Thinking of registering a trade mark?
You’ve turned a great idea into a product or service and have an amazing logo and business name. Now you’re considering registering a trade mark – wonderful idea! With a trade mark registration, you’ll gain:
Protection over your reputation
As the owner of a registered trade mark, you can bring an infringement action against a copy-cat without having to submit evidence proving the reputation of your trade mark. Your registered trade mark can be used to prevent the infringing use of a company, business or product name.
Third parties may be encouraged to re-brand away from your registered trade mark, rather than risk an allegation of infringement.
A defence to infringement
A registered trade mark may provide you with a defence to an allegation of trade mark infringement raised by a third party.
A continuing monopoly over your most valuable business asset
As long as your renewal fees are paid every ten years and you continue to use your trade mark as registered, your trade mark registration can continue to protect your name/logo forever.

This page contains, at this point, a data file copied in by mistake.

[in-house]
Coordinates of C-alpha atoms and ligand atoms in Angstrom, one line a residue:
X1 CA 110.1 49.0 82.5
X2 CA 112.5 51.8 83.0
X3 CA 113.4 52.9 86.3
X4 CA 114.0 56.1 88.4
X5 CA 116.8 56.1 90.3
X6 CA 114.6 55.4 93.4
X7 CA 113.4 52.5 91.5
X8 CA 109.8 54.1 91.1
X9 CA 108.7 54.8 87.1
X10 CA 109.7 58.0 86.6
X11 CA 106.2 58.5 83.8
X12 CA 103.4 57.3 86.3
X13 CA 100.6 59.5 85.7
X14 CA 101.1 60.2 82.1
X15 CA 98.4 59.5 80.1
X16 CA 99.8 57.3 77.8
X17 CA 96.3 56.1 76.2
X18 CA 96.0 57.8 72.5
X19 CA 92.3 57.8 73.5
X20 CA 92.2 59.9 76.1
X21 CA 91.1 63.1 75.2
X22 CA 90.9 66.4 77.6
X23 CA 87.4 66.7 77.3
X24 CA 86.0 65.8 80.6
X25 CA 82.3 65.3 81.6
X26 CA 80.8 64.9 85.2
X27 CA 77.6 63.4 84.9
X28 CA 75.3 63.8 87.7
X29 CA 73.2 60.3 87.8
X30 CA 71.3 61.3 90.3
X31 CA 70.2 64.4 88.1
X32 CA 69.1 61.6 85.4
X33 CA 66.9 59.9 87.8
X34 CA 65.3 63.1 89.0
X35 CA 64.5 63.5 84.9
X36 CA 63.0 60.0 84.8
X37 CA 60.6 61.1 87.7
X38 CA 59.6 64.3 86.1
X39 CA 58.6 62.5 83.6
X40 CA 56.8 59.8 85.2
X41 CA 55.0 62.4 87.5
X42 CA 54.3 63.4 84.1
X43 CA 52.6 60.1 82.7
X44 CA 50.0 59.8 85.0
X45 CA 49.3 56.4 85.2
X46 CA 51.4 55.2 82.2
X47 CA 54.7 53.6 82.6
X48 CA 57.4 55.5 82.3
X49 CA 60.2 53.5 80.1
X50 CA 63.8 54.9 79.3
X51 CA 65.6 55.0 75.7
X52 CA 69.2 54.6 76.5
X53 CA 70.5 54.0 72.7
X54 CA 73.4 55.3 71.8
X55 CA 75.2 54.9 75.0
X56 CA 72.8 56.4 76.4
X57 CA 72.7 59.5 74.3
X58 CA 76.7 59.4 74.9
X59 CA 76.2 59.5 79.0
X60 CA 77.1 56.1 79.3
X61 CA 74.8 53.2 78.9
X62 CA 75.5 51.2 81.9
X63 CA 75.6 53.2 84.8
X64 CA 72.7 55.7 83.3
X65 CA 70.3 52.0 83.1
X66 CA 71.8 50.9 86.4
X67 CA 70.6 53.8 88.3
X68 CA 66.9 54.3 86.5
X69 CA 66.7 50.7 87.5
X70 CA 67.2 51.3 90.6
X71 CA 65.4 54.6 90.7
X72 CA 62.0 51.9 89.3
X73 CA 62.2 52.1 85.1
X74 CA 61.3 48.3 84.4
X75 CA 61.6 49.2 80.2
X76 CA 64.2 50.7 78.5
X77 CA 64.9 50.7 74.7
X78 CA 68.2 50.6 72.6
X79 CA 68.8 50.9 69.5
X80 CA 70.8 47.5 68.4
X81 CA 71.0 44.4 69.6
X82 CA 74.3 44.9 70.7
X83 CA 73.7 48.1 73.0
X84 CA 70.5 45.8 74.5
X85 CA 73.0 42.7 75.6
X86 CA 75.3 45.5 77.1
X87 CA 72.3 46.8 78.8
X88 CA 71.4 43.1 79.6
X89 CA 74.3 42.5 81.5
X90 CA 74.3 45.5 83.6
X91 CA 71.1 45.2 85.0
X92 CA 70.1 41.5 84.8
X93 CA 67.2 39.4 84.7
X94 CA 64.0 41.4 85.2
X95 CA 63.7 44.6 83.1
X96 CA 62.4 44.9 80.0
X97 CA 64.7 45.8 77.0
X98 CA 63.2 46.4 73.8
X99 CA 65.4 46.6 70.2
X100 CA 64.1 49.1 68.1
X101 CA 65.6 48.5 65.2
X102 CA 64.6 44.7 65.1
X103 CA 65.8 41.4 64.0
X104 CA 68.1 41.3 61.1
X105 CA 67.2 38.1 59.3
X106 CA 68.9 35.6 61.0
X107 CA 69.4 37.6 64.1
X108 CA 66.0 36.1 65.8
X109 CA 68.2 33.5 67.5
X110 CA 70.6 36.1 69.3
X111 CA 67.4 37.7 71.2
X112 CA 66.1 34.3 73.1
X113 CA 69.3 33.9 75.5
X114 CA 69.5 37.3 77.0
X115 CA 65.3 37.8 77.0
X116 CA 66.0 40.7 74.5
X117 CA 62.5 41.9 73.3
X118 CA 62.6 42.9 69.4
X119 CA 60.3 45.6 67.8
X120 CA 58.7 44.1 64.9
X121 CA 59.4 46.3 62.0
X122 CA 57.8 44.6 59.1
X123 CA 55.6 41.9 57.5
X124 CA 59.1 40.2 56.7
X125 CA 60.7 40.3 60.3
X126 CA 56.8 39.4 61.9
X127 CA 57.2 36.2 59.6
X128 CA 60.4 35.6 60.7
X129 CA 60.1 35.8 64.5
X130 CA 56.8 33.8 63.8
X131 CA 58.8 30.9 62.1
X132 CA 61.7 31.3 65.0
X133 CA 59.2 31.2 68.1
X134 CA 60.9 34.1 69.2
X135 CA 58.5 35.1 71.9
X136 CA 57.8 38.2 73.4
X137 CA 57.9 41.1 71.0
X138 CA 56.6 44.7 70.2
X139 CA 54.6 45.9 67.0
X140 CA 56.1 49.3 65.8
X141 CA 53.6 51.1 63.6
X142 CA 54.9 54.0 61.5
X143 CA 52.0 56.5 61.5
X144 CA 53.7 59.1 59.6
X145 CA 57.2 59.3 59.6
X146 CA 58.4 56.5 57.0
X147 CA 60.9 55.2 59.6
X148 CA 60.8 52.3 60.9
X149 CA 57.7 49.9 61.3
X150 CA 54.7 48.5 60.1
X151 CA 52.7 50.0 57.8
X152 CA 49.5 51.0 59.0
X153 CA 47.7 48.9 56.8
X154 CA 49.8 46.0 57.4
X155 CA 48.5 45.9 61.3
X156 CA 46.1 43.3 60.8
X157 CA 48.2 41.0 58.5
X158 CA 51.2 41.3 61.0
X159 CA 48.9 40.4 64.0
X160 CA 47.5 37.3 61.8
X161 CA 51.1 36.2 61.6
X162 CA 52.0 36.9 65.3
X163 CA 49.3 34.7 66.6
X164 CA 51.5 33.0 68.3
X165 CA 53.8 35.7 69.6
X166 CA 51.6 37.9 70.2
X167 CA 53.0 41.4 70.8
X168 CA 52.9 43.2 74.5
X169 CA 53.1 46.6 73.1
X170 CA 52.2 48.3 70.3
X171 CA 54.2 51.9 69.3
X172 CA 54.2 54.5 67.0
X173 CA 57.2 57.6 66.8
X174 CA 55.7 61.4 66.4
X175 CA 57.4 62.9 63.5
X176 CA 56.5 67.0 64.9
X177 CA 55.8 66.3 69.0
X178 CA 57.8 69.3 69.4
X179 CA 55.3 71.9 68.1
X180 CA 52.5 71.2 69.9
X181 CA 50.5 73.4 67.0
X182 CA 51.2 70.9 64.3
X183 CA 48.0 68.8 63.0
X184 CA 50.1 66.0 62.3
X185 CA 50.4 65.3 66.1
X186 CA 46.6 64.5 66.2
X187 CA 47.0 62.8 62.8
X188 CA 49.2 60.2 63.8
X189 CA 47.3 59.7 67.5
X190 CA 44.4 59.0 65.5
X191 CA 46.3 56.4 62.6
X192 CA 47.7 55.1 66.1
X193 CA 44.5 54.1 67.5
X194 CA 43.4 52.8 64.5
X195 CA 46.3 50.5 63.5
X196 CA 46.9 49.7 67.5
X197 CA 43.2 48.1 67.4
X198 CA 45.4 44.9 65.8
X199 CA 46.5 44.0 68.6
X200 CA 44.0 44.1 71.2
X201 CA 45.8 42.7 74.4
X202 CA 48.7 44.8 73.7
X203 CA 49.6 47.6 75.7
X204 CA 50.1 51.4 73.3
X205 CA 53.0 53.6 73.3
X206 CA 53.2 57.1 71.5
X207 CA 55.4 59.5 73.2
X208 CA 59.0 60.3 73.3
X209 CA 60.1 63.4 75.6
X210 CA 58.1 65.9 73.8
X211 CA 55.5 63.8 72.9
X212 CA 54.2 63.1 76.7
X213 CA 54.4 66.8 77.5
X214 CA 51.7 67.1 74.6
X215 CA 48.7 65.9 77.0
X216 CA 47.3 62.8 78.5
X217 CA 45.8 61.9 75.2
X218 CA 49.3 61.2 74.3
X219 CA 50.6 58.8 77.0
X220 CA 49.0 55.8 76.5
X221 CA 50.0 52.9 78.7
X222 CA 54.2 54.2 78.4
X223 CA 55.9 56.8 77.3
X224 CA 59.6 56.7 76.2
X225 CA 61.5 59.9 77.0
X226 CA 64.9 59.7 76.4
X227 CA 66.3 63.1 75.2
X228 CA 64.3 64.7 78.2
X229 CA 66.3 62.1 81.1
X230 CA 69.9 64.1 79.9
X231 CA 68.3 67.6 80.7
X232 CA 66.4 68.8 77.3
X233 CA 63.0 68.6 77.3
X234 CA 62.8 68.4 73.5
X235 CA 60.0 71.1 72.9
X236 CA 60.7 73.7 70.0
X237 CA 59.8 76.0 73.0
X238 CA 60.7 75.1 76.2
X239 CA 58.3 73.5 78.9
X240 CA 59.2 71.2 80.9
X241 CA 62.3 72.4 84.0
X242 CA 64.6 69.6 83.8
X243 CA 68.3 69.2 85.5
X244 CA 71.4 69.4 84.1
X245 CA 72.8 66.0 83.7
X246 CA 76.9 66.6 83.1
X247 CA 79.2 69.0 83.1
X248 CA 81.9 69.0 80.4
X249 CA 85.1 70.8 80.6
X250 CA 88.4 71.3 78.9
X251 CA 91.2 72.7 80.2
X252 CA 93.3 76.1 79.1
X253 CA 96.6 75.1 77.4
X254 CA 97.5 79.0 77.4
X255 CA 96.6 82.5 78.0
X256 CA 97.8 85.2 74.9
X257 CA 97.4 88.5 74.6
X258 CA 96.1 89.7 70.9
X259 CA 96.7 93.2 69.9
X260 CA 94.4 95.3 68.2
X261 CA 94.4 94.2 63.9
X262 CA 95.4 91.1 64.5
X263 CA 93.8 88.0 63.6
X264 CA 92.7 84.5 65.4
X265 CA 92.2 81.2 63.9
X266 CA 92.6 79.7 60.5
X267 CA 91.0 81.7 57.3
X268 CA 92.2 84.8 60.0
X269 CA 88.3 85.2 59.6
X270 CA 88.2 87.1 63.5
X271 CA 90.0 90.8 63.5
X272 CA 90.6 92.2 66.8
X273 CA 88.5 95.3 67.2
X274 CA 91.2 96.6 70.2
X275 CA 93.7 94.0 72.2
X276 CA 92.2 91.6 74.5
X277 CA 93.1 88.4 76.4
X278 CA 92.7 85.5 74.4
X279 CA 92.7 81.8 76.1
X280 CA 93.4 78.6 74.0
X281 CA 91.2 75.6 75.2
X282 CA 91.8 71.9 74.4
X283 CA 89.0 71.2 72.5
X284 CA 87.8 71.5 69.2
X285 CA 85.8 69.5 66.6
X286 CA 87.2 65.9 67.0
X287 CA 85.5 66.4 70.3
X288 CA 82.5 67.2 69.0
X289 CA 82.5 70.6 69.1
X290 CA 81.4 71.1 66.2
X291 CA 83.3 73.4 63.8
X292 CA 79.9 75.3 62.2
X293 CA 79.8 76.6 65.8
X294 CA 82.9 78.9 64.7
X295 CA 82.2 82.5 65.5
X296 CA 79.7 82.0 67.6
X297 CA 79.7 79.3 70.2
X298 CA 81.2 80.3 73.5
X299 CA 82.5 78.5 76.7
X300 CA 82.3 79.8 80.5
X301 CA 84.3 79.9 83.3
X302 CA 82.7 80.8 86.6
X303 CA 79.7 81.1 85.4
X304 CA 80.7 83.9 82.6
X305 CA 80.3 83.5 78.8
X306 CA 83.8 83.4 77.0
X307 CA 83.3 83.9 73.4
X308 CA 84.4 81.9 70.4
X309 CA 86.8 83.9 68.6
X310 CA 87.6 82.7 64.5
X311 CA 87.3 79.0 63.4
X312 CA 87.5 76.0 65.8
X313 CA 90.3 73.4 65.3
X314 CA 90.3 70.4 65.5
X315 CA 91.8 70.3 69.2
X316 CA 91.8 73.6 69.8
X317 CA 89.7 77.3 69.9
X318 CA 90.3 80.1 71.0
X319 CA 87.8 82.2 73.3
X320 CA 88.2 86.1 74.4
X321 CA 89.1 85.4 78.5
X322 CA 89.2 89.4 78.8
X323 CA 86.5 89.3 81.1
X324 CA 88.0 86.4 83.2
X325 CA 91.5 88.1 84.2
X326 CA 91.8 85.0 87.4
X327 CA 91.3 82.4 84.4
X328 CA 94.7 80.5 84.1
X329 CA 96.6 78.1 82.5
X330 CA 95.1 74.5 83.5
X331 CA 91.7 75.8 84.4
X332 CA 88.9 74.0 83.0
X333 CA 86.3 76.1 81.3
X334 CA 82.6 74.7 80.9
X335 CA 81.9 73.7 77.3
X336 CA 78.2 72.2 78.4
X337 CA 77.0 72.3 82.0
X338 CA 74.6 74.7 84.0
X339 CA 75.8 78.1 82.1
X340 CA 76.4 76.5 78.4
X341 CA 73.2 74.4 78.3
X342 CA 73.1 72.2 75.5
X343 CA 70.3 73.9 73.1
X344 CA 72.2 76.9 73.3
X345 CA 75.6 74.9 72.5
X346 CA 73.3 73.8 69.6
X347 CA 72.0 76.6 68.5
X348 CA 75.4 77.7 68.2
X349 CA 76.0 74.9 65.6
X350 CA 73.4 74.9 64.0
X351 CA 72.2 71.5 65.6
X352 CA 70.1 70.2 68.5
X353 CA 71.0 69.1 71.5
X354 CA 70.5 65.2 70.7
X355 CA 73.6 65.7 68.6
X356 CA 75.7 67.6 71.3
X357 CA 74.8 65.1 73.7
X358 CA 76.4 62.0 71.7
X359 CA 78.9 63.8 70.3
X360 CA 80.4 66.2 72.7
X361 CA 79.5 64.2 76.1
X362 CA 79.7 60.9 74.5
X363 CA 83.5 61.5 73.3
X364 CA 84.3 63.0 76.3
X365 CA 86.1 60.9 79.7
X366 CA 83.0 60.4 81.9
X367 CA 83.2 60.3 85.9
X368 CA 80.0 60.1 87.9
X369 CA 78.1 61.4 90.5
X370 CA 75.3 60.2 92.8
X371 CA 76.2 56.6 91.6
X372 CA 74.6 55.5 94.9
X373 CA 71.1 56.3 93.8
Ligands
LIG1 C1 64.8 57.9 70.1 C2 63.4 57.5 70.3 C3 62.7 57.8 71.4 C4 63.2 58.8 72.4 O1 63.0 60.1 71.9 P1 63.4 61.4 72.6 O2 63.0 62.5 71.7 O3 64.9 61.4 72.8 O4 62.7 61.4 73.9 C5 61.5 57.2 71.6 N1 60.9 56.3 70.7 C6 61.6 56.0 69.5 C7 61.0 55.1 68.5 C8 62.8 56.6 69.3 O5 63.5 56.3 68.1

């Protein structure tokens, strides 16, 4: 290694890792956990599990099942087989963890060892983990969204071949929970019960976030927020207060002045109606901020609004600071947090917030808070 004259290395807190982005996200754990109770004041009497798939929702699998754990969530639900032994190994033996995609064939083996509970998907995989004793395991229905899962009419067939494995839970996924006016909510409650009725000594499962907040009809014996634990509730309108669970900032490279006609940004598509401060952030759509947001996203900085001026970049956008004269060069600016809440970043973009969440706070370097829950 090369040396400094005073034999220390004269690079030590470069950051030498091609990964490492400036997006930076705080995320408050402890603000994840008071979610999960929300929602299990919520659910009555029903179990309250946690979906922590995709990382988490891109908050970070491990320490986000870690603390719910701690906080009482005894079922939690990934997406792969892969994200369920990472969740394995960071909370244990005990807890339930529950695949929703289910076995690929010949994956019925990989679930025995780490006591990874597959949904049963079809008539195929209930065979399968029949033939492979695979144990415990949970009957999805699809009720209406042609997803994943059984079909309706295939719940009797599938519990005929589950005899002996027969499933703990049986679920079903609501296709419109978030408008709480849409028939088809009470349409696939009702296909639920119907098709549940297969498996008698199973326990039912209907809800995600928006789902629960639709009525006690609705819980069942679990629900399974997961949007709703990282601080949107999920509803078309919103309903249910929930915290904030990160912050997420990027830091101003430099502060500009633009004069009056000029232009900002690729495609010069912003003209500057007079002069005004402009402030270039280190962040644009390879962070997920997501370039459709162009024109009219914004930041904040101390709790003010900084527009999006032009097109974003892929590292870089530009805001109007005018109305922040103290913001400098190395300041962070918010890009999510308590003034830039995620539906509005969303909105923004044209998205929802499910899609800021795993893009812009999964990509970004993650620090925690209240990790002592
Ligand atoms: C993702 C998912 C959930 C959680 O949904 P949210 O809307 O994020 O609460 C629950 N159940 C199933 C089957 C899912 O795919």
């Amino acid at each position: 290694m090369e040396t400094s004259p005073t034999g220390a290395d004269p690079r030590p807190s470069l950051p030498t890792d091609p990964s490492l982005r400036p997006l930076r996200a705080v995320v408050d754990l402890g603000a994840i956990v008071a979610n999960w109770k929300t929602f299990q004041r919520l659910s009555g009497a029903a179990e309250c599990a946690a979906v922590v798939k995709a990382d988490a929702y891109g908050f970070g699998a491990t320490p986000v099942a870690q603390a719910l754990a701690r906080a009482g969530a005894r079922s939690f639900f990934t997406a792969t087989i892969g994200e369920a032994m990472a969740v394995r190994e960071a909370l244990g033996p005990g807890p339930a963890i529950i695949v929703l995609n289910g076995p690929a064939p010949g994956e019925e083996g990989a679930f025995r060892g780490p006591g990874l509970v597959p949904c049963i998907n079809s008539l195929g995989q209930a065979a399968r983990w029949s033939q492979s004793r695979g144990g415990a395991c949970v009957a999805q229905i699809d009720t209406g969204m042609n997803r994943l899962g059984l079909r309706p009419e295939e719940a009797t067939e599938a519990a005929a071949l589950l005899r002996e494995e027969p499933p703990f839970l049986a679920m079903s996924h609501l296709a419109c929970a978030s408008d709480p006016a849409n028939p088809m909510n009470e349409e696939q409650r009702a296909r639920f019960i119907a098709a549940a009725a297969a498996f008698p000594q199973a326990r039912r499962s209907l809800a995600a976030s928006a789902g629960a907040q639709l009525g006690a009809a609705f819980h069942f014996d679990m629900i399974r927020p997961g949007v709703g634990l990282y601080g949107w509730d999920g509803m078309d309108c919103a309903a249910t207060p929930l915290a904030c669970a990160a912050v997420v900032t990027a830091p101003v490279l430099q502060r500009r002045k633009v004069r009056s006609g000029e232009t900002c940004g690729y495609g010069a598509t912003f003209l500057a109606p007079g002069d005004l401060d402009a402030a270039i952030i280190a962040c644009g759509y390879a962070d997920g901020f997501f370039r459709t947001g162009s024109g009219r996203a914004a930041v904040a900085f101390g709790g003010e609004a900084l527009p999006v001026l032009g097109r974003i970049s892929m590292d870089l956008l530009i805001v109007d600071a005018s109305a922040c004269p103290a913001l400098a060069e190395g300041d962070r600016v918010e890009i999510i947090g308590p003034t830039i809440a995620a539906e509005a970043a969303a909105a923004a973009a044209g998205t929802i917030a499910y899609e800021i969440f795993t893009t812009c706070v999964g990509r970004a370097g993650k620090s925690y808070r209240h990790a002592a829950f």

And the best bit? All of these benefits are provided nationwide – trade mark registrations are rarely subject to geographical limitations within Australia. On the other hand, unregistered (or “common law”) trade marks are geographically limited to wherever reputation can be proven.
So, what exactly should you register?
Often, a trade mark forms only a small portion of an overall brand. Your brand may be represented by a very distinctive font, logo or distinctive colours. Your particular business ethos and customer service goals might also form part of your brand. Whilst these things are all very valuable from a marketing perspective, it’s likely not every element can – or should – be protected as a trade mark.
A registered Trade Marks Attorney can help you figure out what aspects of your branding would be best registered to maximise the effectiveness of a trade mark registration, giving you peace of mind that the value you’re building in your brand is properly protected.